Taking a Closer Look at the Student Leader /Prefect selection process in High Schools

Taking a Closer Look at the Student Leader /Prefect selection process in High Schools

In this article, we look at how the concept of leadership can first be introduced to students in an academic environment through the student leader / prefect selection process.

A few weeks ago we received the news that a close family member had been appointed as a prefect (student leader) at his school for 2020. We reacted as most family members do – with pride in the fact that he had been recognised by his teachers as having leadership potential with immediate thoughts around how he might progress from school into other leadership roles. This event and our reaction to it got me to think more about the impact of the selection process of student leaders – to a developing young mind with leadership potential. For the remainder of this article I am going to refer to them as prefects as this appears to be the most common term.

I thought about it this way;

  1. Those who are selected as prefects could interpret the message behind their selection as  “you are leadership material”. On the surface, this message seems a very positive and encouraging one; but it gets more complex when considering what is required of the prefect role within a structured school environment. In many cases, this role aligns with a historically contextualised leadership style known as transactional leadership designed primarily to uphold the status quo of the hierarchy in place (Hine, 2014). In this style, as I understand it, the leader clarifies the boundaries of the subordinates and then corrects them or rewards them appropriately according to those boundaries. The leader, in the prefect leadership structure, is not the prefect. The leader is the collective group within the school hierarchy who have predefined the school rules. The prefects then function as the extra middleman to facilitate the correction or reward system in place for the subordinates who follow or do not follow the rules. They are also expected to uphold those rules in their own behaviour and be a leader by example. I recognise the rationale of this leadership style to the structure of the school environment and this observation is therefore not a criticism of the leadership style. It is more of a consideration of the young leader’s first-hand experience of a leadership role and the understanding of the concept of leadership that they get from this experience.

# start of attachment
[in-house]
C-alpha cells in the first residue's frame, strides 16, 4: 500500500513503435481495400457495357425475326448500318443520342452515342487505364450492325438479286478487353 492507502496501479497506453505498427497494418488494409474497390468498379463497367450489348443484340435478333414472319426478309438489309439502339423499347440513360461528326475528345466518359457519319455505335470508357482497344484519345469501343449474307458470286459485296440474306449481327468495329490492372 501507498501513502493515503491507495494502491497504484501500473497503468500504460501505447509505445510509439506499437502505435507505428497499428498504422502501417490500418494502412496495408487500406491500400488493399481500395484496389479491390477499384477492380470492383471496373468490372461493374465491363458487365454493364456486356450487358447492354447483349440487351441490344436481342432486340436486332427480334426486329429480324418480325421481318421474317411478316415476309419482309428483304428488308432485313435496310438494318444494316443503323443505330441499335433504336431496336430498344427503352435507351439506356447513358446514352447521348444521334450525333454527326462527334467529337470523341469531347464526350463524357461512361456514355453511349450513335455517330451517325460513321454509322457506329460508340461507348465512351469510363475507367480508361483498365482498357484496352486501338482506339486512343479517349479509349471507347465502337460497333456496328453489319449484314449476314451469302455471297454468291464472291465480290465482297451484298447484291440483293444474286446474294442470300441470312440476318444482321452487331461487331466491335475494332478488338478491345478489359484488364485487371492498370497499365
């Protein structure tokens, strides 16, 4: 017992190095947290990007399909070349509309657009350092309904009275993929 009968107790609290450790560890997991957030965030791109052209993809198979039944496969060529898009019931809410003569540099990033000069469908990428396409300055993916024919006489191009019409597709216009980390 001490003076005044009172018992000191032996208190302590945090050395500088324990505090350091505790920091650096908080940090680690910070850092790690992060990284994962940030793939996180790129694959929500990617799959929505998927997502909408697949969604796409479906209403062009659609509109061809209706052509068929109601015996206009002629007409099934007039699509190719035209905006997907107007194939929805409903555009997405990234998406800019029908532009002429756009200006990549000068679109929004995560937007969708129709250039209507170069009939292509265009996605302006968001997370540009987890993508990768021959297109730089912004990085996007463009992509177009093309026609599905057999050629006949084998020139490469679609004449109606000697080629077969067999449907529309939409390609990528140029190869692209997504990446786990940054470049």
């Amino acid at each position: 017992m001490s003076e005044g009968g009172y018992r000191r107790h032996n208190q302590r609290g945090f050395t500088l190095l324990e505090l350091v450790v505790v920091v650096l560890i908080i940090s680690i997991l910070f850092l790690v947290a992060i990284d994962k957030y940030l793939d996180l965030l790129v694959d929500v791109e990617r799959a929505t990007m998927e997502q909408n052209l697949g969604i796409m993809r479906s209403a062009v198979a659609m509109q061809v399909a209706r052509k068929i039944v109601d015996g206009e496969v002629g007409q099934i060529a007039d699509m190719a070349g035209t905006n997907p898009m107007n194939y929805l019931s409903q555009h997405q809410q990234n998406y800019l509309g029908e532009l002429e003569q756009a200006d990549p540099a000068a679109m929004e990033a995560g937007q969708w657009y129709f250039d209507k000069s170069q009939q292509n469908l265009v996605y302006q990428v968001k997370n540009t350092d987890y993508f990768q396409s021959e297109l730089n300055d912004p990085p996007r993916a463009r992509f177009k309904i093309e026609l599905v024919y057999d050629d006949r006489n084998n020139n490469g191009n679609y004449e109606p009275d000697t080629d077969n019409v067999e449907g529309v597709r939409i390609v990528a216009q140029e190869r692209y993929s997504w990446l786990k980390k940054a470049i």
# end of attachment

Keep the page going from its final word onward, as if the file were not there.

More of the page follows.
2. Those who are not selected as prefects could understand or interpret that message as “you are not leadership material”. This might be communicated in more subtle and tactful ways such as “you are just not quite ready’ or “you would have been a prefect if we could have chosen more” but the underlying message is the same. The consideration here is also that the “not leadership” message also commonly relates mostly to a transactional leadership style which is recognised as requiring certain traits (Hoyt & Kennedy, 2008). I would like to build more on this understanding of leadership traits in my next article.

This understanding of leadership can be a narrow view for students with which to progress into their careers which might well require them to function as leaders within a different style.

My question is: Would it be helpful to students at this stage of their leadership development to understand that there are different types of leadership – and to place a foundation in their mindset at this significant time for them to develop from follower to leader more easily when they are ready?

As always, I open the door to you for comment as the intention of this article is more to observe and raise possible enquiry than to answer or critique. Such observations and enquiries can lead to small changes in how we think about long-time processes and how effective they might still be or not be for us. All thoughts are welcome, please send directly to me at sandy@enqpractice.com